The sugar industry was so dominant on the landscape of over 2/3 of the island. I’ve already mentioned the cane tracks which go at right angles across much of the landscape. It dictates the pattern of the roads. The villages themselves were planned around the plantations, not vice versa. I found several villages were not served by any main road – they would be down a cul de sac behind a sugar factory, or in the midst of the cane fields themselves. I rarely went down there as it seemed an intrusion on the locals. Many of these villages were still dominated by the families of sugar industry workers the houses modest, the services focused purely on the basics of life. This was no place for an inquisitive traveller, let alone an average tourist.
At one time each plantation would refine its own sugar, and some of the most magnificent monuments to industrial heritage can be found in the old water or steam run factories. Economies of scale, as well as a faltering export market for sugar, has reduced the number of factories down to eleven. These are huge structures set aside from towns in the middle of the cane fields. For much of the year, these giants stay silent but once the harvest starts they awaken and become very hungry. From every part of the island the cane cutters are out – mostly mechanised; often huge harvesters – chomping down the ten foot high grass, crunching off these huge blades of grass and stacking the canes themselves in supporting trailers. These massive open cages would then be transported along the main roads to the factories. At this time of year you realise once again just how much the sugar industry dominates the country. Woe betide you if you end up driving behind one of these smoke belching snails. The queues go back for a hundred vehicles, and with the humps and bumps in the road and the dangerous driving of the people coming the other way, there are rarely any opportunities to pass these beasts. If they are going up hill, you would be faster to abandon your car on the verge and walk past it.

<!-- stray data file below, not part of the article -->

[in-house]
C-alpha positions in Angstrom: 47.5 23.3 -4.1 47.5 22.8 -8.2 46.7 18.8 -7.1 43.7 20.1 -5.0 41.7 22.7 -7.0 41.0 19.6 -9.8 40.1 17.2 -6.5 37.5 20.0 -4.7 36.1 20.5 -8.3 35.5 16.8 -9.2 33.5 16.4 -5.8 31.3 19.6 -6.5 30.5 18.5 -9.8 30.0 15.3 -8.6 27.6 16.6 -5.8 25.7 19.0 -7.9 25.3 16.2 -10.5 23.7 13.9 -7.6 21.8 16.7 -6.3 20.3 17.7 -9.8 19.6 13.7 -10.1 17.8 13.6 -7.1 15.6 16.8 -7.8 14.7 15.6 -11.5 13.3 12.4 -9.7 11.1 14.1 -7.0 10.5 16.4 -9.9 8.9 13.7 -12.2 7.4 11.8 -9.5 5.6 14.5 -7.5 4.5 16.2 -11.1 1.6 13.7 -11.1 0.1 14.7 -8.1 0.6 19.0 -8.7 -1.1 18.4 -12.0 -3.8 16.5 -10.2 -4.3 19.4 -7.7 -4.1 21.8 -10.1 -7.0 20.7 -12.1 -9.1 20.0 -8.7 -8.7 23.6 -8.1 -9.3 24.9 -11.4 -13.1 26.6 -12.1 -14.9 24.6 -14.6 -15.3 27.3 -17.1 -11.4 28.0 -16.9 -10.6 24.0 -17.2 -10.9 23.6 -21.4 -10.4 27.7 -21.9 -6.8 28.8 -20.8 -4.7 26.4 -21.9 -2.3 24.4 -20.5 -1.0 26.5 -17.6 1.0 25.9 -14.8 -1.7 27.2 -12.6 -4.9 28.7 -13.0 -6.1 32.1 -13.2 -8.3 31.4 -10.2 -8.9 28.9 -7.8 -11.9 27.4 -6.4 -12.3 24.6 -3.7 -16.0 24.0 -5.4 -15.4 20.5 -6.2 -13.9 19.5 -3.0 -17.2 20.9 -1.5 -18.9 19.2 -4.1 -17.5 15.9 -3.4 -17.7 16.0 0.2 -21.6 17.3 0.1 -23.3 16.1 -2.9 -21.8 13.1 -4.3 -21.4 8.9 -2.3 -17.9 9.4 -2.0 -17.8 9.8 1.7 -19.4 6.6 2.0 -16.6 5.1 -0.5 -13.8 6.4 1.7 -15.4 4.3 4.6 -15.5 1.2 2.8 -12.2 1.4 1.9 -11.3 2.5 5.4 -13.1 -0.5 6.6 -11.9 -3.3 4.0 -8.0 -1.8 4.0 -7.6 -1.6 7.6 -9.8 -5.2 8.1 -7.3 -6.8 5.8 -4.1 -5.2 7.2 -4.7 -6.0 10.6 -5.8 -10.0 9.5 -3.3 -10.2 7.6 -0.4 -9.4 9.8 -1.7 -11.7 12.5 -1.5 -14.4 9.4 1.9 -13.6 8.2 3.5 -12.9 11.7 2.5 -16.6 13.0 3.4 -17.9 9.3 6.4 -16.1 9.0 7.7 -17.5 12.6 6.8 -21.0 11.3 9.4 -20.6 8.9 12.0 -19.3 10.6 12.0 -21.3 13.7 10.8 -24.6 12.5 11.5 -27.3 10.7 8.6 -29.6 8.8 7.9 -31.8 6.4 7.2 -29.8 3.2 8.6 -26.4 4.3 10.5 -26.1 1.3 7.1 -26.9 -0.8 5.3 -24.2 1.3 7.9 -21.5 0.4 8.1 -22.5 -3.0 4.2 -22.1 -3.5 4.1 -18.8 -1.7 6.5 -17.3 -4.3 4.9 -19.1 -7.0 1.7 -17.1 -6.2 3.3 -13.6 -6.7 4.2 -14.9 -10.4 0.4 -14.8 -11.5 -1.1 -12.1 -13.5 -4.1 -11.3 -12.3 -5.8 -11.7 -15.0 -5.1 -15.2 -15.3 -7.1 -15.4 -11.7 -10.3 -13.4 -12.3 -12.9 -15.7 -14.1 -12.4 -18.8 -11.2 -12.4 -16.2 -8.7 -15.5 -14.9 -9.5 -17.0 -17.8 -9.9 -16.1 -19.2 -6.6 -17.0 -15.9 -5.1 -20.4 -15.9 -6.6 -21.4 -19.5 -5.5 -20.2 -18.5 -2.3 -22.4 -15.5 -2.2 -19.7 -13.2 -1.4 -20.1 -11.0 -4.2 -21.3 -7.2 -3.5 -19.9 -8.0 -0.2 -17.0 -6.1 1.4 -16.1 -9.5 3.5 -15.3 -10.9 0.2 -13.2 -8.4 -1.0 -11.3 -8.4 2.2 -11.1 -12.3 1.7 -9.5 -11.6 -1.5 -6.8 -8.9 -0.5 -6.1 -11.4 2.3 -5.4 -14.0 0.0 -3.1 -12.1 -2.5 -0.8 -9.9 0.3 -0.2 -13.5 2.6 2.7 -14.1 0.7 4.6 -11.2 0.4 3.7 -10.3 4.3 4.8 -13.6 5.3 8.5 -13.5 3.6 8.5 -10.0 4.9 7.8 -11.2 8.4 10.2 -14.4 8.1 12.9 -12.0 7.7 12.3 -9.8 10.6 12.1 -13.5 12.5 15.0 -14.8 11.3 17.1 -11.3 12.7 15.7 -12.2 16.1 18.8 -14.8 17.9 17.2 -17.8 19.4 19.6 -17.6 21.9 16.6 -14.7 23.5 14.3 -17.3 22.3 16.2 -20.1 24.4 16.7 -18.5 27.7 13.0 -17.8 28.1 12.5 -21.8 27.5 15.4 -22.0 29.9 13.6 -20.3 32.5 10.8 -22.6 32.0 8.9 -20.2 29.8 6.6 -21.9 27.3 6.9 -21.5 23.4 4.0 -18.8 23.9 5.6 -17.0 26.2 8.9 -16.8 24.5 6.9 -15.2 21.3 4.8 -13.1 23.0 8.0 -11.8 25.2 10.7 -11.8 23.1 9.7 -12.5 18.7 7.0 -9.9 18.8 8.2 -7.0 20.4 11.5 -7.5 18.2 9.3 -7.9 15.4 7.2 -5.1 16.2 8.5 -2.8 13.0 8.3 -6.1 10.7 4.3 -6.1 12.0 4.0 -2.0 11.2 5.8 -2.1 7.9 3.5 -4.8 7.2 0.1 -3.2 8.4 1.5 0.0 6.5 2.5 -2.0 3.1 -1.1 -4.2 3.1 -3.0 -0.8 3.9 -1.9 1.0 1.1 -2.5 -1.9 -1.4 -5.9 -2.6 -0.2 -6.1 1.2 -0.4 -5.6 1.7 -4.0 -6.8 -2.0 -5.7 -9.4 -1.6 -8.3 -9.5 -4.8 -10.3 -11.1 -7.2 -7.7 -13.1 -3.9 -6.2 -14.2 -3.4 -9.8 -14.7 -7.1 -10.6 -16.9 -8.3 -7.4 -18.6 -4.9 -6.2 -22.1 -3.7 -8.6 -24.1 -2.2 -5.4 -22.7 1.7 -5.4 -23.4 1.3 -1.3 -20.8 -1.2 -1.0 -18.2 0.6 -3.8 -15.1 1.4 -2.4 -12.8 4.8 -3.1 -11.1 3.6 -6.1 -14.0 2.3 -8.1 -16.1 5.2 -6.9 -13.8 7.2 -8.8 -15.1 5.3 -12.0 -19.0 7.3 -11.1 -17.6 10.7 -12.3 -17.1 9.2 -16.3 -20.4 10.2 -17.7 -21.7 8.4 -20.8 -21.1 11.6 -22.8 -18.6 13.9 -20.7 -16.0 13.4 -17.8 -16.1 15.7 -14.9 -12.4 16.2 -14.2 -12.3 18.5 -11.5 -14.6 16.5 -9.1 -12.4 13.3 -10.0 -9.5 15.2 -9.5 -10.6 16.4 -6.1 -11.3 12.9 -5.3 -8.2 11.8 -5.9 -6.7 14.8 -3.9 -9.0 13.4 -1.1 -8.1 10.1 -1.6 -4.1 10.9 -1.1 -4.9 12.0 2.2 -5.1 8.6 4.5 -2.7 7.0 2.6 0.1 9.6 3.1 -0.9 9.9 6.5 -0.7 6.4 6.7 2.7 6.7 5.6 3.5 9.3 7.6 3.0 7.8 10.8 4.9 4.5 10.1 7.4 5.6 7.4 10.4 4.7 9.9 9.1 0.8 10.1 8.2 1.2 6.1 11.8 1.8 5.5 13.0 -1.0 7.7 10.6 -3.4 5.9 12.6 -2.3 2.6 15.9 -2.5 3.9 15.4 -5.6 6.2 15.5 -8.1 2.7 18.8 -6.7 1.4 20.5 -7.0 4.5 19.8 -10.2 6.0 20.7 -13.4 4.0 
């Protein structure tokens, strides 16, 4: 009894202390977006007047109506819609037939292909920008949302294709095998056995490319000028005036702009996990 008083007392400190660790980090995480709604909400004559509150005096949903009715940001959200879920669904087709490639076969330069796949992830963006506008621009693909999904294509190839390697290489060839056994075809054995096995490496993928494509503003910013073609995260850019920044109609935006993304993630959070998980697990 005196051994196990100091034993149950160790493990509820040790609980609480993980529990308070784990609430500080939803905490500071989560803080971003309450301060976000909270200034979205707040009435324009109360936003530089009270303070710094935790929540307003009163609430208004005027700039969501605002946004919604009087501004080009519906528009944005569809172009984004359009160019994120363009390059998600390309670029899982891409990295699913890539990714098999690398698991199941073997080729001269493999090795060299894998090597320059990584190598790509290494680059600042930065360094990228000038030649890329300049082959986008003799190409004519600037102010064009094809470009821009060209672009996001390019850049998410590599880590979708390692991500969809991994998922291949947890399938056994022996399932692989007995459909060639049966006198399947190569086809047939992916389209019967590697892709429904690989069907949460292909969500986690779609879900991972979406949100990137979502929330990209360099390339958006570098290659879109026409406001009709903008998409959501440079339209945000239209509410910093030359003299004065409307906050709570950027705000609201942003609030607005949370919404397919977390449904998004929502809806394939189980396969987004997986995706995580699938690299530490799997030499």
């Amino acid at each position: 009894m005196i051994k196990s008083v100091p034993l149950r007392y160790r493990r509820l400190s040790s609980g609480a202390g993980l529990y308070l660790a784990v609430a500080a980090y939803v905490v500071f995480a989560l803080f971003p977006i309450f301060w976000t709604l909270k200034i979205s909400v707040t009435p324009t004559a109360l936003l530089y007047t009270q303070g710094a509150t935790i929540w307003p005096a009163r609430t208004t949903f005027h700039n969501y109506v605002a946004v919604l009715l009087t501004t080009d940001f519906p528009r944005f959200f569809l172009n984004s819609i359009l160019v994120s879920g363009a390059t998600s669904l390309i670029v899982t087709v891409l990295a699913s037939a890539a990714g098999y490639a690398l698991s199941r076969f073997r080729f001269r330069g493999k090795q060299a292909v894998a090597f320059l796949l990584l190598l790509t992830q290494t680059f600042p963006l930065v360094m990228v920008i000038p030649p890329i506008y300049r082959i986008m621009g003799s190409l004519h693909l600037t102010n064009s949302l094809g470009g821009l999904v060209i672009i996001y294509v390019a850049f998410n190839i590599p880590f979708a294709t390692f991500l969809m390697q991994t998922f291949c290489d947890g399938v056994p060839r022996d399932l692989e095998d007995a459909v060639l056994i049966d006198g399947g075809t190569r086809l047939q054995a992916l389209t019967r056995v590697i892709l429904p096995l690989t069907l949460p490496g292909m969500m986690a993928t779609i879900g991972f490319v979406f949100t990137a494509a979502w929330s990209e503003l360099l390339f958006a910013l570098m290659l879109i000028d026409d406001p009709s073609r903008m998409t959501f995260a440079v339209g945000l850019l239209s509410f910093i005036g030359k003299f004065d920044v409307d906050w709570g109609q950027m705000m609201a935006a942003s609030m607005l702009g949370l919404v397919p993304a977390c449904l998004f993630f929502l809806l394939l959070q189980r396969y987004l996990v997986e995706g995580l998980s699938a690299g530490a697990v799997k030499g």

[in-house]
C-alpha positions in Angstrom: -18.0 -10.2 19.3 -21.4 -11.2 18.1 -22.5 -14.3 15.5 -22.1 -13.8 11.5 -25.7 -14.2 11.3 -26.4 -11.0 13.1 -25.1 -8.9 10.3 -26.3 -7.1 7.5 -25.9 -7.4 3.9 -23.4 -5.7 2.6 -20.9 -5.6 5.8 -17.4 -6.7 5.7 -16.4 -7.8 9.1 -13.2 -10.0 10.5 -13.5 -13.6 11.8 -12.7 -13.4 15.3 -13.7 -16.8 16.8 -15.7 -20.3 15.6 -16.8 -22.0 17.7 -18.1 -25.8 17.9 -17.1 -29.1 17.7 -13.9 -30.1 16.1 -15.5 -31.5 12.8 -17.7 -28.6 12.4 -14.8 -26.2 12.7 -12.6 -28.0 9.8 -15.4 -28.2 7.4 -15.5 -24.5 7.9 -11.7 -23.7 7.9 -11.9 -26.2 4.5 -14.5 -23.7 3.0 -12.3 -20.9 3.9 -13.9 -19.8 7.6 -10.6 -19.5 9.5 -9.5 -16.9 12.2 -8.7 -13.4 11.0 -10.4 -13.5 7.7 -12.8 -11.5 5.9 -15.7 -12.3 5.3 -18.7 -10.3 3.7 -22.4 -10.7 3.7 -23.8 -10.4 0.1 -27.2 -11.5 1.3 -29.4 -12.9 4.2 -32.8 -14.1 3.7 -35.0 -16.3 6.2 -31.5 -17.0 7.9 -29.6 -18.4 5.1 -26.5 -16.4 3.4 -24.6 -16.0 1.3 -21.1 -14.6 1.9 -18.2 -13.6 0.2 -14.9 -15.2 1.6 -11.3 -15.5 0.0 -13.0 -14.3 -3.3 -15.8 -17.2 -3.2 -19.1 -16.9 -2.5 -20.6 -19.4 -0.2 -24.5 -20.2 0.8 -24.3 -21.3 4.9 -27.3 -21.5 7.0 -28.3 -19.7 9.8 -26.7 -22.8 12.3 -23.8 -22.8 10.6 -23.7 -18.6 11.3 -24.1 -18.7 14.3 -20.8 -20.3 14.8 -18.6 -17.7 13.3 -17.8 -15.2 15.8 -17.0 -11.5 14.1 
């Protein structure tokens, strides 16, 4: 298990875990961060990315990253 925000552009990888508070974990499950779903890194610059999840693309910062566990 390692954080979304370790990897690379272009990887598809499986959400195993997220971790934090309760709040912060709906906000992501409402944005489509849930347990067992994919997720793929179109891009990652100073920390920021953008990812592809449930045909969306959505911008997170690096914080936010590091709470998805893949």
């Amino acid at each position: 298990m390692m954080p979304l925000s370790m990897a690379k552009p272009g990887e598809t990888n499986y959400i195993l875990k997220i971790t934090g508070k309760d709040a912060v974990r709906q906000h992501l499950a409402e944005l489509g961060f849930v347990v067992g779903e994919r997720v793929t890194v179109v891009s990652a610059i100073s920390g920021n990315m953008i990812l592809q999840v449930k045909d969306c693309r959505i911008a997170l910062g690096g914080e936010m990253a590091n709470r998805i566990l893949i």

On one weekend I ended up at FUEL. I’d wondered what this was on the map for weeks and was determined to find out what this was. It was an enormous sugar factory, built from an amalgamation of several plantations in the area, and stood for the Flacq United Estates Limited. I parked the car up close to the entrance and in five minutes saw ten fully laden cane trucks enter.